The Chicago suburb of Lyons, one of three Illinois communities sued earlier this year for alleged weak oversight of gun stores, passed a new ordinance Tuesday that spells out procedures for more closely monitoring firearms sales.
Among the plaintiffs in the lawsuit filed in July are two mothers who lost sons to gun violence, ministers and an activist group. They accused Lyons and the suburbs of Riverdale and Lincolnwood of violating the civil rights of residents in Chicago's largely African-American neighborhoods by failing to take steps to make sure gun stores are not selling firearms to people who should not be allowed to carry them.
"The new ordinance approved today spells out a strategy to help prevent straw buyers from purchasing guns that end up in the hands of criminals," Lyons Mayor Christopher Getty said.
Attorney Michael Persoon, who is representing the plaintiffs, said Lyons would be dropped from the litigation.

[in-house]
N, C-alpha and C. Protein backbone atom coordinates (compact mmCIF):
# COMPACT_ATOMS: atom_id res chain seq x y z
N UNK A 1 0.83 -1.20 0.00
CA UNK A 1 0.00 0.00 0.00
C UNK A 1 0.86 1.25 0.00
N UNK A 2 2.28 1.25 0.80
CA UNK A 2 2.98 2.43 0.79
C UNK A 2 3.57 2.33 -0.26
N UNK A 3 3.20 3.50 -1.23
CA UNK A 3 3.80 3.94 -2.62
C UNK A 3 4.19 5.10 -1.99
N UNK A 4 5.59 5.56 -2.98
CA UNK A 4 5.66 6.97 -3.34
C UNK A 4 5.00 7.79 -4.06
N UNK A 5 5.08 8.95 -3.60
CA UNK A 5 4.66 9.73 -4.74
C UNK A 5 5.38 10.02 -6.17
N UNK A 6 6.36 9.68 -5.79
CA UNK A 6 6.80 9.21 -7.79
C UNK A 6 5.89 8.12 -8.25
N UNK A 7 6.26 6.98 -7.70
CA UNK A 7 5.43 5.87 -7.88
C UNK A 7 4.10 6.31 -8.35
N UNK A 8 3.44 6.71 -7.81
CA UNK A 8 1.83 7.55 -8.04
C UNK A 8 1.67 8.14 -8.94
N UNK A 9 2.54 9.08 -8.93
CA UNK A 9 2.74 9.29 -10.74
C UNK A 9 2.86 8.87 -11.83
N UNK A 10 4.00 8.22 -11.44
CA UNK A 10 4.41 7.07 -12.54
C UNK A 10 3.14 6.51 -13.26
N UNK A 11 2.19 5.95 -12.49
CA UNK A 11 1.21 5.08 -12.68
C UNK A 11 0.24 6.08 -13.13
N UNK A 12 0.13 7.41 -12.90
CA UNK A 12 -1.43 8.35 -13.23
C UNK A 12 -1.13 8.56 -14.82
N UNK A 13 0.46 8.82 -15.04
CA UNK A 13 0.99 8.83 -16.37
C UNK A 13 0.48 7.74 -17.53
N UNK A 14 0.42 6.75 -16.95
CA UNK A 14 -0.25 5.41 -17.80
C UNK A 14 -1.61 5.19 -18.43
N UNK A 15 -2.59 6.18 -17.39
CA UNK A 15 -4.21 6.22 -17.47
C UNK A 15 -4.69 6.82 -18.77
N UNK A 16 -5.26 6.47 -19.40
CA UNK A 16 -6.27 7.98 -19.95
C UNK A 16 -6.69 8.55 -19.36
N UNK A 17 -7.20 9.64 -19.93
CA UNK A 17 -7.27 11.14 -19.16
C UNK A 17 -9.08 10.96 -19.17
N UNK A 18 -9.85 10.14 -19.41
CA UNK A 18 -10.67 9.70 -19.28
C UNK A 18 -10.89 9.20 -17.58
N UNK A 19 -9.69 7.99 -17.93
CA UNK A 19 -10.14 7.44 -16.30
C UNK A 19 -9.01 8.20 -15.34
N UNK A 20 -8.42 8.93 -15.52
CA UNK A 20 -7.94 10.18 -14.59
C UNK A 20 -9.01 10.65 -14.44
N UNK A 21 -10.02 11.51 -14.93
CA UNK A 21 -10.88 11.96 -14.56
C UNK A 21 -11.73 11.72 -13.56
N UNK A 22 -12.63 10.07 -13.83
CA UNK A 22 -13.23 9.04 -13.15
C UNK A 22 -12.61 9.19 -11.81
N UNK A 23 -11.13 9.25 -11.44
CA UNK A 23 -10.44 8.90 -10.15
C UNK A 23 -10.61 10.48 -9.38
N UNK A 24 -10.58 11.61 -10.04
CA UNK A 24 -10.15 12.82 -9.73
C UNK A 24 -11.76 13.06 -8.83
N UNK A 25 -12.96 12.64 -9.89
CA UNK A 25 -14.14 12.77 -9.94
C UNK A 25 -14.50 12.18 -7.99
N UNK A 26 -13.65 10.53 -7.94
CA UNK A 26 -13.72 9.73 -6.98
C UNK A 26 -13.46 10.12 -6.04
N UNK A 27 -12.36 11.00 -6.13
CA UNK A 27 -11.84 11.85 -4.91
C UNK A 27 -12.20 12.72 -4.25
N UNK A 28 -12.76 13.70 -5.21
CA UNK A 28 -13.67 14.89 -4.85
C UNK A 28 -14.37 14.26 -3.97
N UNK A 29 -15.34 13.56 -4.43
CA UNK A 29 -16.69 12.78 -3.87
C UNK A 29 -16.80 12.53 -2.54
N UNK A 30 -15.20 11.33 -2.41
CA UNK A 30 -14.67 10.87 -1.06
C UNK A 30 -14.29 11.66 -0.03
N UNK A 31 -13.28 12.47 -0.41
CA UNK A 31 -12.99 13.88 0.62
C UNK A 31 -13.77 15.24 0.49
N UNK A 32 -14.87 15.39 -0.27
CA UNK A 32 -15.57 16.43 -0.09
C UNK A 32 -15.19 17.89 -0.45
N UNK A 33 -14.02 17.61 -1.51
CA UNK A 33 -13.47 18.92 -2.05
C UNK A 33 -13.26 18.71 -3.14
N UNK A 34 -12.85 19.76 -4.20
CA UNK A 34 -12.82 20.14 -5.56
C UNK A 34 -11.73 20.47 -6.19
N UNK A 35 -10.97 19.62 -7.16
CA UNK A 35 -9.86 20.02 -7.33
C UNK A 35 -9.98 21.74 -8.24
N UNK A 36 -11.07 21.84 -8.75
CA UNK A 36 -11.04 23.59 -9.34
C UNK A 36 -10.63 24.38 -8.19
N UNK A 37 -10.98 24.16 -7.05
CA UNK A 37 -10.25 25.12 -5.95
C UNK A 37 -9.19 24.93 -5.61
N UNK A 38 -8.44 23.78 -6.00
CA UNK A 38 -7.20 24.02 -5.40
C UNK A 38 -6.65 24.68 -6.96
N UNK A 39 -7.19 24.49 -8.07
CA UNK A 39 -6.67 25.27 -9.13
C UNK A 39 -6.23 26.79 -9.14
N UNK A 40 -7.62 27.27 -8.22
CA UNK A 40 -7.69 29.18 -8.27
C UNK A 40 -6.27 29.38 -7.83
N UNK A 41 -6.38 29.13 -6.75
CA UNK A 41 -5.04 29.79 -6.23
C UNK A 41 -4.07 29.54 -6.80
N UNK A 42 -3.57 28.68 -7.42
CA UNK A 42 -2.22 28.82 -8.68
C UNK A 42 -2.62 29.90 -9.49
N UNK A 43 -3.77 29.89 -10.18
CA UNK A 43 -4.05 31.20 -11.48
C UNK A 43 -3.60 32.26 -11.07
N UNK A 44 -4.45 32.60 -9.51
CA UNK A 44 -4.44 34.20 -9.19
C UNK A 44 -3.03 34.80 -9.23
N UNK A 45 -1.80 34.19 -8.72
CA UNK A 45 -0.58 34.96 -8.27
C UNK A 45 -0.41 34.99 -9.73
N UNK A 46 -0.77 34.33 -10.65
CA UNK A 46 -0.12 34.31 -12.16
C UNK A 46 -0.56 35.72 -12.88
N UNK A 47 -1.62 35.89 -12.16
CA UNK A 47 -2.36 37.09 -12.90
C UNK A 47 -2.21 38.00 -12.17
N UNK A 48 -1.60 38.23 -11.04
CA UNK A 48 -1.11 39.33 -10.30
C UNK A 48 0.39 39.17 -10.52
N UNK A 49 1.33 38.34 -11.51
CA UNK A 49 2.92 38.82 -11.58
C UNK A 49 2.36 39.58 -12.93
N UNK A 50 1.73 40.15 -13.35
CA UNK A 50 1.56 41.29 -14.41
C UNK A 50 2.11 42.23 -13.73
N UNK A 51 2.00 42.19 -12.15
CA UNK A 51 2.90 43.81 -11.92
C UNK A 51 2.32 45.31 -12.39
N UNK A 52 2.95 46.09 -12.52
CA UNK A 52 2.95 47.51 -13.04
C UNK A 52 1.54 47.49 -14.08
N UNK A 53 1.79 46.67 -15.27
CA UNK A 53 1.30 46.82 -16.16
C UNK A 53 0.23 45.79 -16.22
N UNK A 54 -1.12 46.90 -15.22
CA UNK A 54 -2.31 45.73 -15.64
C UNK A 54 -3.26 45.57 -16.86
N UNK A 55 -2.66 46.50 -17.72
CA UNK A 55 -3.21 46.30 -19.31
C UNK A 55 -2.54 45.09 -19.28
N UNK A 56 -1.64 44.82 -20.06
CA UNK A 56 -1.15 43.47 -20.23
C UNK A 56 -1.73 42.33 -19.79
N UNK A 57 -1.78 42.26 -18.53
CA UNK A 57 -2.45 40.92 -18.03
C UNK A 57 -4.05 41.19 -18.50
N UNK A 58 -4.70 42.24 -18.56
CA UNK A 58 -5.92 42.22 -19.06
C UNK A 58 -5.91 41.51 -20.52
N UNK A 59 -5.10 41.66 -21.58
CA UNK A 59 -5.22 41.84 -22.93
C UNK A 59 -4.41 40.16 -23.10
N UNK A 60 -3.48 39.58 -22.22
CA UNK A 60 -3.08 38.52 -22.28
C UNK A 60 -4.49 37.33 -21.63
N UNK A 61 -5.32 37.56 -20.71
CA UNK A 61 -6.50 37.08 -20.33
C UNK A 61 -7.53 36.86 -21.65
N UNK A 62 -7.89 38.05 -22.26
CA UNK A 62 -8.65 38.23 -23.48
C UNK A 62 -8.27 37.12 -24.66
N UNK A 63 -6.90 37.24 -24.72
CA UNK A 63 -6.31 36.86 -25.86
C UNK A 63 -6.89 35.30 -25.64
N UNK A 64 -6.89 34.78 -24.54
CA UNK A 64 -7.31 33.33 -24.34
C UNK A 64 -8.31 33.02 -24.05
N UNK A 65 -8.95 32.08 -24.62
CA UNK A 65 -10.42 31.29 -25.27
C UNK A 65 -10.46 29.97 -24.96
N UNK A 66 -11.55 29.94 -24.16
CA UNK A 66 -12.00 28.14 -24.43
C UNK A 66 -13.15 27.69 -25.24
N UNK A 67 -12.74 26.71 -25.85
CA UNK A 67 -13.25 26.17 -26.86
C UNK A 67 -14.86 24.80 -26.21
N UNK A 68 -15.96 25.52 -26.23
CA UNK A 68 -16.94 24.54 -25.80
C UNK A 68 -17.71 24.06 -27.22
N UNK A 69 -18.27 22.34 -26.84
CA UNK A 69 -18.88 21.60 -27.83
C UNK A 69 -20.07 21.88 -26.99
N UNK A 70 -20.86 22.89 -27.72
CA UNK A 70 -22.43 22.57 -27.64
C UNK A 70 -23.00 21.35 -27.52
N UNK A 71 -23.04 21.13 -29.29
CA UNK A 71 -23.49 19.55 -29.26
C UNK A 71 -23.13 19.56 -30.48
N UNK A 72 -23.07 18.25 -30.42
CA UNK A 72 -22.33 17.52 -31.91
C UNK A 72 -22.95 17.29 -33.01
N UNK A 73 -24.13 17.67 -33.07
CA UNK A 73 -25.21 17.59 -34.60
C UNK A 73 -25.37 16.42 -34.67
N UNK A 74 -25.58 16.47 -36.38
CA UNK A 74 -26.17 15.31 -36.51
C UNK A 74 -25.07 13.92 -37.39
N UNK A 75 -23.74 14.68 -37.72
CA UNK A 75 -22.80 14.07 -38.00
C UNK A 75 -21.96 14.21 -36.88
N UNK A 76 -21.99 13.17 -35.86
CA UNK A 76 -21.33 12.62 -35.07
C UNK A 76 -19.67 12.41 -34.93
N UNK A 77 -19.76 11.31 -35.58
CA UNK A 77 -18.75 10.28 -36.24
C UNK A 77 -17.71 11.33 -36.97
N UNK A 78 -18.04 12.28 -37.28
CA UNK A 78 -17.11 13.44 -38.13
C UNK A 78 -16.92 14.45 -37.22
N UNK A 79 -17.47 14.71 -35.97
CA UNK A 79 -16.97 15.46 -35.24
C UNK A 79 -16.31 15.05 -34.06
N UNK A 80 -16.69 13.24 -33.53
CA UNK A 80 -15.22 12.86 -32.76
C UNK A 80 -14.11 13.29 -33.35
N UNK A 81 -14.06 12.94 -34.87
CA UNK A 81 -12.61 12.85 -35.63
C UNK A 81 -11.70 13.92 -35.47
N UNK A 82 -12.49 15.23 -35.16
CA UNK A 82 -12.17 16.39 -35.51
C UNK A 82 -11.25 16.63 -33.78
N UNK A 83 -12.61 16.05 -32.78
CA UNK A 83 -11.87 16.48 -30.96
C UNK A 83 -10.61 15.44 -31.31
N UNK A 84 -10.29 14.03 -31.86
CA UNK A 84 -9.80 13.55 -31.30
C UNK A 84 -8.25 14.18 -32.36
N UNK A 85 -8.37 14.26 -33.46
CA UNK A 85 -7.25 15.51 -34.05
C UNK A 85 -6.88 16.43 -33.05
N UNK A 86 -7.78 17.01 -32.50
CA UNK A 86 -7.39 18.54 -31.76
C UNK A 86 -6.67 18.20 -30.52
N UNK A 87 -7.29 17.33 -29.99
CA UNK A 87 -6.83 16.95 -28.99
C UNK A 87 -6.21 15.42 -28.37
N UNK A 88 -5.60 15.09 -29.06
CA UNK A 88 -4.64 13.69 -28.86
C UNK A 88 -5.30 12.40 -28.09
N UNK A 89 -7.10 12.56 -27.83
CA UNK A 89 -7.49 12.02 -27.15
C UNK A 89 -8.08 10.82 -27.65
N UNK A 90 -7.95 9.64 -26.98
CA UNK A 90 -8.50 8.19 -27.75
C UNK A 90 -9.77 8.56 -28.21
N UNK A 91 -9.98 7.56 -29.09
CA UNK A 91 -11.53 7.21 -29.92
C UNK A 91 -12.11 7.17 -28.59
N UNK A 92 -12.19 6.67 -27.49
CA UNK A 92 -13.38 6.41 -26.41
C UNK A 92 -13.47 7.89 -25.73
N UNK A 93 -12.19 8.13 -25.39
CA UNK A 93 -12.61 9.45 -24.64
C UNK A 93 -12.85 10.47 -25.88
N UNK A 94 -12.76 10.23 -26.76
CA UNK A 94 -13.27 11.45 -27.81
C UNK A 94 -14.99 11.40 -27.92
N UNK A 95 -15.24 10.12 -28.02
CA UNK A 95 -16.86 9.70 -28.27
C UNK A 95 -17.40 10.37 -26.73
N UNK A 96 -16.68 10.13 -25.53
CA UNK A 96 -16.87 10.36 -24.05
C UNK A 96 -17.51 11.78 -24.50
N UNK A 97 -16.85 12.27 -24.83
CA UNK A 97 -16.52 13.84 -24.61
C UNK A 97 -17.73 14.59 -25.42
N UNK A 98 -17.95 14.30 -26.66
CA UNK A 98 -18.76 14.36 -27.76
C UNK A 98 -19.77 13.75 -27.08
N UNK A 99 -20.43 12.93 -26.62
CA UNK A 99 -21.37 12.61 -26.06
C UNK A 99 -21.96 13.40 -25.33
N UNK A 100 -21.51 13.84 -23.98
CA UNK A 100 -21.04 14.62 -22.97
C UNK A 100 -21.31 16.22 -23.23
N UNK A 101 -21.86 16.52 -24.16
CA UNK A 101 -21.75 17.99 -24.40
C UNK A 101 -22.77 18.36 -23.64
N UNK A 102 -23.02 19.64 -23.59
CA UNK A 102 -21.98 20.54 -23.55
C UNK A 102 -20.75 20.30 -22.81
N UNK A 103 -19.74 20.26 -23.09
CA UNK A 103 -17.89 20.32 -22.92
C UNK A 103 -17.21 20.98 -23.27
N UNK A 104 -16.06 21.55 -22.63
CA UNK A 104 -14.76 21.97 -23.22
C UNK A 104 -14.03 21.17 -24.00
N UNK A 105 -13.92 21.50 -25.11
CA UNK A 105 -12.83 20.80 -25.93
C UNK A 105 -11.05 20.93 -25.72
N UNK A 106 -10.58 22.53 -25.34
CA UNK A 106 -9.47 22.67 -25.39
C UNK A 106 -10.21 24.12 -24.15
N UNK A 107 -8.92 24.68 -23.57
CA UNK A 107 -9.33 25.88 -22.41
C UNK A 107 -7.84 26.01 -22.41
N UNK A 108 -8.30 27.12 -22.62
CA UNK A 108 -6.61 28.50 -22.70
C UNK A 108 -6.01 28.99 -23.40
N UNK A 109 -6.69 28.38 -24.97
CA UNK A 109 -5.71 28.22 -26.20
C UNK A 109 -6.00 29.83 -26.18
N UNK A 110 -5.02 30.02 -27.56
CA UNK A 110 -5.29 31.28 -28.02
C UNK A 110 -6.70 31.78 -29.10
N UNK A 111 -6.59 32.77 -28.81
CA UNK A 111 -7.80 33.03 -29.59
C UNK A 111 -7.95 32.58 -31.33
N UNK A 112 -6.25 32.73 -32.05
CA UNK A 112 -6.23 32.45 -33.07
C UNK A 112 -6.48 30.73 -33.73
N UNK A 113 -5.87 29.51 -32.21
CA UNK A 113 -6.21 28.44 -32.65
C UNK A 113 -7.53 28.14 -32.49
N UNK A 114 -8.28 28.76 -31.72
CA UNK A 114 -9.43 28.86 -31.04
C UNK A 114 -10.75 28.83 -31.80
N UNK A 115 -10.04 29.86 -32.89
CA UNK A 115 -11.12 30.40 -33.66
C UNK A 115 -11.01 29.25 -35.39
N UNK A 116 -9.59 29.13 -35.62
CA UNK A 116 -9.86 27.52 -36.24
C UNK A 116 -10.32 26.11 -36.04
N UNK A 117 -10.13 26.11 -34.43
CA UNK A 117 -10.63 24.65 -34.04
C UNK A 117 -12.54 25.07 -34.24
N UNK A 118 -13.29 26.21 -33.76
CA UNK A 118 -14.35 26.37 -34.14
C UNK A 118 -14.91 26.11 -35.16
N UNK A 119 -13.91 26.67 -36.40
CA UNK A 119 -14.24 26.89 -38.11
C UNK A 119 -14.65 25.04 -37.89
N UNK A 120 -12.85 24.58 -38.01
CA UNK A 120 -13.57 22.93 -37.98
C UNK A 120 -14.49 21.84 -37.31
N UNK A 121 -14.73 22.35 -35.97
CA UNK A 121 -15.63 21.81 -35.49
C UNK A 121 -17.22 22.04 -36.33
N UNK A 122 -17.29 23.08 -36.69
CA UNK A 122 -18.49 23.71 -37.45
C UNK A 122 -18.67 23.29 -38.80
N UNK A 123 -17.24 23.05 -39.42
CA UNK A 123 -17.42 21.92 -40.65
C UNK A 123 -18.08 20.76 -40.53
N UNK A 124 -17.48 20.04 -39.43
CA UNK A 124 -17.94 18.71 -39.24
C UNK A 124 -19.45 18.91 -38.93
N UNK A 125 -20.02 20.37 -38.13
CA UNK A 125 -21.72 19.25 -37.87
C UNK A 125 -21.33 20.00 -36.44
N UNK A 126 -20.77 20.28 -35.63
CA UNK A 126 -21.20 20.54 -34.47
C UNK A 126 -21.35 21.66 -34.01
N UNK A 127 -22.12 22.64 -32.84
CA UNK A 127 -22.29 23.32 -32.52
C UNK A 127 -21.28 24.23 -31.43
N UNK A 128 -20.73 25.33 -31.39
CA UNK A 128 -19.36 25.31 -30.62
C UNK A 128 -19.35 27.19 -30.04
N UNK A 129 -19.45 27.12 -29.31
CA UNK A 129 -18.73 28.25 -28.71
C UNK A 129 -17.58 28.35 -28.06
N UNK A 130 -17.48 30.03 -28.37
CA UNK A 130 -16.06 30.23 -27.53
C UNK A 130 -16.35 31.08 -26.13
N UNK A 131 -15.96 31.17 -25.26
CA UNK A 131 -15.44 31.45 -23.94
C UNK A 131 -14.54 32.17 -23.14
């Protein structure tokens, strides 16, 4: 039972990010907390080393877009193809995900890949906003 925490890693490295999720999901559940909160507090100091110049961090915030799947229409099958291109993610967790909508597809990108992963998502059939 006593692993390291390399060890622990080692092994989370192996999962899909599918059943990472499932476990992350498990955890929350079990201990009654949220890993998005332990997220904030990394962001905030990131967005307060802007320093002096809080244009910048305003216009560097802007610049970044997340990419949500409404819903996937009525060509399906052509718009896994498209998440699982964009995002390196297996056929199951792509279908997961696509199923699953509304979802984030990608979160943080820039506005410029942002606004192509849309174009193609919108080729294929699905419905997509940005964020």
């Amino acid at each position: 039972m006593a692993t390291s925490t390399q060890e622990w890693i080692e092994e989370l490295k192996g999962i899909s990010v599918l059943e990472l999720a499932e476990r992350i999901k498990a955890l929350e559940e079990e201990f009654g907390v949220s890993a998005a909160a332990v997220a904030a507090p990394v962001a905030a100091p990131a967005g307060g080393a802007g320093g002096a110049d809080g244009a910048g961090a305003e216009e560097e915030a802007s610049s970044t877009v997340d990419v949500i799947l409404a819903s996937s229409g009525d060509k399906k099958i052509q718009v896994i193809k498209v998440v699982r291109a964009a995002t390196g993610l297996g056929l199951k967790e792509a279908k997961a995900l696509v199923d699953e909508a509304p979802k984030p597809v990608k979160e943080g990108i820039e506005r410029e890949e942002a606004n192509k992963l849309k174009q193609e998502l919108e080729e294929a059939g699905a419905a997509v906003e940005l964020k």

"This ordinance shows that once again there is no problem that is so intractable that we can't do something about it when we put our mind to it as a society," Persoon told the Chicago Tribune. "What it takes is the political courage to confront a problem and the political will to do something about it."
In filing the lawsuit, the plaintiffs pointed to a Chicago Police Department study that showed between 2009 and 2013, 2,000 guns sold in the stores in Riverdale and Lyons were used in crimes. But they also said that the communities can dramatically reduce the flow of illegal guns if they are required to do such things as install surveillance cameras and train employees on how to stop straw purchasers, who buy legally guns and provide them to criminals.
The gun ordinance passed Tuesday calls for close cooperation between the village of Lyons and its lone gun shop, Midwest Sporting Goods.
The gun shop must keep electronic records of anyone who purchases more than one firearm within a 12-month period. Records and documents must be turned over to local law enforcement within 48 hours if the gun shop determines the potential buyer is not a "valid or lawful" purchaser.
The ordinance also requires the shop to maintain a "do not sell" list of people who purchased a gun that was later traced to a crime.
Illinois State Rifle Association executive director Richard Pearson said he doesn't support the ordinance.
"That person may not have had anything to do with the crime. Maybe their firearm was stolen," he said. "Legitimate gun owners could go on the list, and they didn't do anything wrong."
The Associated Press